Location: Tinambung, West Sulawesi
Sound: Kacaping (also called kecapi)
The kacaping seduced me almost immediately. A finely made kacaping is a thing of real beauty, long and thin like a canoe slicing through water, more than a meter of dark brown wood from end to end. Its two strings run high above the body, meeting with the fingers at five finger-posts rising up to meet the strings like bridge piles. The head is a gorgeous fan of carved floral filigree, rimmed in red and sometimes dressed with fake plastic flowers. Its sound is almost all drone - an instrument after my own heart.
More than a year after seeking out and recording kacaping music in the Mandar homeland of West Sulawesi, I realized I'd missed the point entirely. I felt like an illiterate falling in love with a book cover.
The thing is, kacaping music is not really about the kacaping at all. It feels like a bit of misdirection, this big beautiful instrument playing what is essentially a secondary role. In reality, the kacaping is simply a vehicle for the real substance: the unfurling stanzas of oral poetry, stories, and spontaneous riffing that rides its boat-like form through the waters.
As a former literature major, I'm embarrassed to admit how often I gloss over the words that go along with music. It's easy enough when I don't speak the local language (in this case, Mandar), as the words, meaningless phonemes to my ignorant ears, reach my brain as melody, texture, and rhythm, enjoyable in their own way. However, Indonesians are brilliant storytellers, and with handfuls of largely textless centuries behind them, their strength lies in the oral tradition, knowledge passed down through countless voices.
The Mandar oral tradition is particularly rich, and its finest expression is through singing accompanied by kacaping. While, as in other areas, synthesizers and dangdut bands are making a dent, kacaping music continues to grace weddings, circumcision ceremonies, and religious rituals. Sitting on a raised stage, kacaping masters called pakkacaping share the stage (both men and women can play kacaping and can even trade verses, although female players, called kaccaping tobaine, use slightly modified instruments and playing styles!). The pakkacaping cradle the kacaping in their arms (like a baby, one musician told me) and raise it to their ears, bringing their voice in line with the drone of the strings as they let forth a stream of text into the microphone.
These texts take three basic forms, masaqala, toloq, and tedhe. Masaqala is the most religious of the three, a prayer-like series of verses based deeply in Sufism, with lyrics directly addressing Allah and exploring the relationship between human and creator. Toloq, on the other hand, is the oral history book of the Mandar people, with lyrics telling stories telling long, winding stories about characters and events in the Mandar lands of decades and centuries past. Finally, tedhe is arguably the most demanding form - similar to the dadendate music in the Kaili lands of the north and the Mandars' own modern sayang sayang music, tedhe is a spontaneous recitative, almost rap-like, in which the singer singles out single audience members, riffing and teasing them through clever wordplay and metaphors.
I was privileged to spend my time in West Sulawesi with a brilliant and passionate Mandar artist named M. Rahmat Muchtar, whose studio is one of the key forces in sustaining the kacaping tradition on the Mandar coast. Of the many musical treasures Rahmat shared with me in Tinambung, one that I'll never forget is a visit with the pakkacaping Abdul Musa.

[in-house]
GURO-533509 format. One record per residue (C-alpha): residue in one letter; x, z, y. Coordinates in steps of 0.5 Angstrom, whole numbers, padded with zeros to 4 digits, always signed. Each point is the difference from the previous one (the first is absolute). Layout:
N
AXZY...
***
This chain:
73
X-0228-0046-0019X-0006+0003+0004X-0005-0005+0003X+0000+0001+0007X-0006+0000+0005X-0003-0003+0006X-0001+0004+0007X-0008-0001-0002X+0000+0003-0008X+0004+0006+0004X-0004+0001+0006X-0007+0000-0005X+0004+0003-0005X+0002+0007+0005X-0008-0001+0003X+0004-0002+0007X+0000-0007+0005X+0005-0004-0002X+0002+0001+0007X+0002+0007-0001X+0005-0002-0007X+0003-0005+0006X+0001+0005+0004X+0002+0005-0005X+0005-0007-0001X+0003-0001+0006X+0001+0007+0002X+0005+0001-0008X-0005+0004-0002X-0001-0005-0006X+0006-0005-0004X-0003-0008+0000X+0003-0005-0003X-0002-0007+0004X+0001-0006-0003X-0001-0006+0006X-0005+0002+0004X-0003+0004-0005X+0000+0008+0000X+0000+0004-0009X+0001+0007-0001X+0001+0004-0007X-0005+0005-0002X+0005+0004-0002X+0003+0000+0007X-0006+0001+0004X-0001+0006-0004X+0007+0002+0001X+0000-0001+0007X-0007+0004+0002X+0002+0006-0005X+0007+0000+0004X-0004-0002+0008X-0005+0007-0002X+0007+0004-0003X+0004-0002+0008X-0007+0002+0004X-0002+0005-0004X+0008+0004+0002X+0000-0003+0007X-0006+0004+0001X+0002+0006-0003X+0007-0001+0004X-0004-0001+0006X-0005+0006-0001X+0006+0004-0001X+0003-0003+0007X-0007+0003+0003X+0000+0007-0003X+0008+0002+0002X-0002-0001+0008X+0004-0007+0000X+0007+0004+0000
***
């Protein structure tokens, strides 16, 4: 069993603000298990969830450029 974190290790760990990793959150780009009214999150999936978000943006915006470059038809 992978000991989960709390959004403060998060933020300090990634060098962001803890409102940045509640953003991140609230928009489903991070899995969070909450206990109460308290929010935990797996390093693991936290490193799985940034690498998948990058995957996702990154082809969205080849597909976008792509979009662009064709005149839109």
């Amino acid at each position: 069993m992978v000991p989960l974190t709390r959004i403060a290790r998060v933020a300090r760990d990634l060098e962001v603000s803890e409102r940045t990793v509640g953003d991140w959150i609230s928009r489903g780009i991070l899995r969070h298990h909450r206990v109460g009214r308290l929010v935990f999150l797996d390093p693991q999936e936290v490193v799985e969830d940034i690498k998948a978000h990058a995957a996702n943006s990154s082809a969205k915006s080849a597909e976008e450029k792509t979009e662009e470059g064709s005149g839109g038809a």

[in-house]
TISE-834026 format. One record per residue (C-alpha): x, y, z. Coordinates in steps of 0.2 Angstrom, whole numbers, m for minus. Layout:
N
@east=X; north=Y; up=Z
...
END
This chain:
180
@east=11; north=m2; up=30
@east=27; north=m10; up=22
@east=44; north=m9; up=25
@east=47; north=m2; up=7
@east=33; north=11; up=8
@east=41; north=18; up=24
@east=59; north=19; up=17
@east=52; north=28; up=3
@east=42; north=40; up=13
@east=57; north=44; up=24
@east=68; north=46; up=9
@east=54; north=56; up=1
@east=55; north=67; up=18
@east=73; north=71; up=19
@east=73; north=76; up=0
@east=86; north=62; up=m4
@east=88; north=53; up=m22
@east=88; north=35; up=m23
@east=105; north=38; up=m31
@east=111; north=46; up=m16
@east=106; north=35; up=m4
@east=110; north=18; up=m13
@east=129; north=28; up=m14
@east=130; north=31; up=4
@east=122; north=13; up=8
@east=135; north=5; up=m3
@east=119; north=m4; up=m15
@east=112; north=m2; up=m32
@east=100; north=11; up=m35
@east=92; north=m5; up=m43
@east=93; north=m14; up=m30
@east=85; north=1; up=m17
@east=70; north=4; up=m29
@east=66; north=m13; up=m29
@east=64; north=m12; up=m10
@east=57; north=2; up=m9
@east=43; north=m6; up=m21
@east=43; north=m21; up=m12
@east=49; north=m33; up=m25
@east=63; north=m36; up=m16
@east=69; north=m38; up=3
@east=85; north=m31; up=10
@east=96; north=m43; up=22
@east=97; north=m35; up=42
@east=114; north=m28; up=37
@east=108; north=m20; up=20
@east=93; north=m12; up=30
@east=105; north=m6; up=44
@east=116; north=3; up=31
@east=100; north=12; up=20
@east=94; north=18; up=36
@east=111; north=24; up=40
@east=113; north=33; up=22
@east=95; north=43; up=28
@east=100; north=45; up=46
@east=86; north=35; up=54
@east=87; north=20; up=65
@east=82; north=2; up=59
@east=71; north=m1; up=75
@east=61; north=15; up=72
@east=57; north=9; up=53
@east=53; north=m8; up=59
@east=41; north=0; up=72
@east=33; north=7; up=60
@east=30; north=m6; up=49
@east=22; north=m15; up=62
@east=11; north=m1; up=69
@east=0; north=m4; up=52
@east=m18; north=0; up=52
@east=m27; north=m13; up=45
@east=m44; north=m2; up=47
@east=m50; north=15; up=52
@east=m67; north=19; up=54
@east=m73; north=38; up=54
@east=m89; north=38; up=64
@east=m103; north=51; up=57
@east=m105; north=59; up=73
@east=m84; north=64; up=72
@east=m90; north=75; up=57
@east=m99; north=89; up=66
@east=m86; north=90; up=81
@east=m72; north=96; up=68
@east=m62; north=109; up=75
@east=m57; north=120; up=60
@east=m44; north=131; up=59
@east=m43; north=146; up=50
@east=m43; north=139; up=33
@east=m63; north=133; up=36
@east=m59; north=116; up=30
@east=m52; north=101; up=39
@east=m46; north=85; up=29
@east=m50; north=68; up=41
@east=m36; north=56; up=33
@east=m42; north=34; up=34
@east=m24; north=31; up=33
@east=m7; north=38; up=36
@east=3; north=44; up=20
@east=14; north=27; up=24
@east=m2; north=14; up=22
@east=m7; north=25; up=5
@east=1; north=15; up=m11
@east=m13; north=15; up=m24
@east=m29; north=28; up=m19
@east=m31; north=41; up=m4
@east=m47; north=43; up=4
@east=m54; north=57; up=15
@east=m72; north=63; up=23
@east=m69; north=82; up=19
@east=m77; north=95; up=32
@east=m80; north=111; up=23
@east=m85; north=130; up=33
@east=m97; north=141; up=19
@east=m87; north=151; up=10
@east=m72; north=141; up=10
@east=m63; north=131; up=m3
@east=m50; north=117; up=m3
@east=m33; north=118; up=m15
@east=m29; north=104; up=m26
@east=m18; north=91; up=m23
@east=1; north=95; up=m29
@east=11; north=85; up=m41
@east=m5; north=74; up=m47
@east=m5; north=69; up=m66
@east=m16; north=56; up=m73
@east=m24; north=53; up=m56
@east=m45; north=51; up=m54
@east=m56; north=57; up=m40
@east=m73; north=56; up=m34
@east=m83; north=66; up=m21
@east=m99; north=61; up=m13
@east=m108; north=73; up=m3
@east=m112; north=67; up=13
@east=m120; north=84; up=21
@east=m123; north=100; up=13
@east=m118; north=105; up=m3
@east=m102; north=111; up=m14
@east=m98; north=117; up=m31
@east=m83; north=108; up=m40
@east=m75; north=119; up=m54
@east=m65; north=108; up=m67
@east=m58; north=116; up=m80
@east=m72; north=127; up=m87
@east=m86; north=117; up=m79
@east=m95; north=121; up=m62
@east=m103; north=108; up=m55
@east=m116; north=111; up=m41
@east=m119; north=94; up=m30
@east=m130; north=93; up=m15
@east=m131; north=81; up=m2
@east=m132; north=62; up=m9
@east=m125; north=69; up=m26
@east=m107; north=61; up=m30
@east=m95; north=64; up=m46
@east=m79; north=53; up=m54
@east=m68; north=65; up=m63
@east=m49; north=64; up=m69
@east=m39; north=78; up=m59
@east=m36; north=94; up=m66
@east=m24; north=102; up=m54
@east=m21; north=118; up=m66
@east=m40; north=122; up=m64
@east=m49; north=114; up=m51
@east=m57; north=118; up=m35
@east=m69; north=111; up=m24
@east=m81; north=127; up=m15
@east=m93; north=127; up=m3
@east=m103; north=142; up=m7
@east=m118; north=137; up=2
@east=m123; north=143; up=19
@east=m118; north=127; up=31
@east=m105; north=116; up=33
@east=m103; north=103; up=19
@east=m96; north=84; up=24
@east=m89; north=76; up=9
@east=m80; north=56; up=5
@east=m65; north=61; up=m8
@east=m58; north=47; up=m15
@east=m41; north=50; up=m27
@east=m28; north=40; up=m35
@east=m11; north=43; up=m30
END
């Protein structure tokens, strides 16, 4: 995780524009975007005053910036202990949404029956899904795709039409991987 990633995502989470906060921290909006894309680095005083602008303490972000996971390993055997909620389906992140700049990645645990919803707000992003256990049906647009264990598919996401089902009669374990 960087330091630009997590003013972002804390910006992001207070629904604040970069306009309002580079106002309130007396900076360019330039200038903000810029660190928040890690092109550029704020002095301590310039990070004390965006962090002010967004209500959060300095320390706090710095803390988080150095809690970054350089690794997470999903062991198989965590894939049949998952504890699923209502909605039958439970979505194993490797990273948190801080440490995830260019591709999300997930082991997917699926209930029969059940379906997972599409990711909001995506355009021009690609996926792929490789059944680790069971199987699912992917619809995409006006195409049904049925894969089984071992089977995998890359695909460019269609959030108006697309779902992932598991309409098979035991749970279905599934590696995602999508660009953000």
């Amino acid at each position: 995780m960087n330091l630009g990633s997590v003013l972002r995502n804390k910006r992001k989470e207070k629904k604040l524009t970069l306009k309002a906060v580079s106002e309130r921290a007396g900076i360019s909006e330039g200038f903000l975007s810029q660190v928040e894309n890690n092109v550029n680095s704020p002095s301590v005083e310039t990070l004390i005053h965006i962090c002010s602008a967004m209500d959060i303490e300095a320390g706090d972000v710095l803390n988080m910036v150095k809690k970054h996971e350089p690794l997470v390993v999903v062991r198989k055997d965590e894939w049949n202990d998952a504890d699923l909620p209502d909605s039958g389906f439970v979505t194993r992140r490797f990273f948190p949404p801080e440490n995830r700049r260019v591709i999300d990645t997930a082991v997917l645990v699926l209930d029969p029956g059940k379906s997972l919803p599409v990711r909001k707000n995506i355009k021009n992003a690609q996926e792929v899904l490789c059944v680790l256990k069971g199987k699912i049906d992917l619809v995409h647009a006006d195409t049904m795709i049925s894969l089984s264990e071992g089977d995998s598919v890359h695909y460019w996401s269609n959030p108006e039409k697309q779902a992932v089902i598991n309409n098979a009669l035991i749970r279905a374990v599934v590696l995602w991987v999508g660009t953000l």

Rahmat drove me on the back of his motorbike to Pak Musa's house a few miles away from the steamy coastline. While many houses in Sulawesi stand proud above the ground on wooden stilts, Pak Musa's house was surprisingly earthbound - the floor of his living room was compacted soil, a surprise in a country where even the poorest farmers take pride in smooth concrete floors. It was literally a one-room shack, with sleeping quarters portioned off with smartly placed silky curtains and wooden cupboards sitting strangely in the dirt.
Pak Musa emerged from behind a curtain with that most Indonesian of outfits - a sarong, a peci cap, and a grin, and invited us in, apologizing for his poverty. After the usual small talk and tea, he spread out a mat on the dirt floor and grabbed a long, beautiful kacaping hanging from a wall.
I've read somewhere that Asian art has no concepts of ends or beginnings, and I'm reminded of that when I think of the way that Pak Musa began playing, not with a tidy little intro but with an immediate droning thrum that he spun out of the instrument as if turning up the volume on a song that had been playing in the background all along. After letting loose this twangy drone, Pak Musa raised the instrument to his ears, as if listening to a secret, and let out an impassioned yelp that begins, "Ah, allaaaah..." and continues, with the rhythmic drone of the kacaping below, in a steady stream of poetic verse.
The verse, sung in Mandar, was lost on me, but it was met by the fellow Mandar musicians in the room with occasional hoots, light applause, and smiles of genuine surprise. It struck a deep longing into me, this humbling reminder that I was experiencing only the shallowest delight in this complex artform, the content within remaining, elusive, like a secret just out of reach.
Much of the information on kacaping in this article relies heavily on the book Pakkacaping Mandar: Petikan Dawai Pemenuh Janji pada Langit by Asmadi Alimuddin and edited by my friend Muhammad Ridwan Alimuddin - thank you Bang Ridwan for providing me with this great work.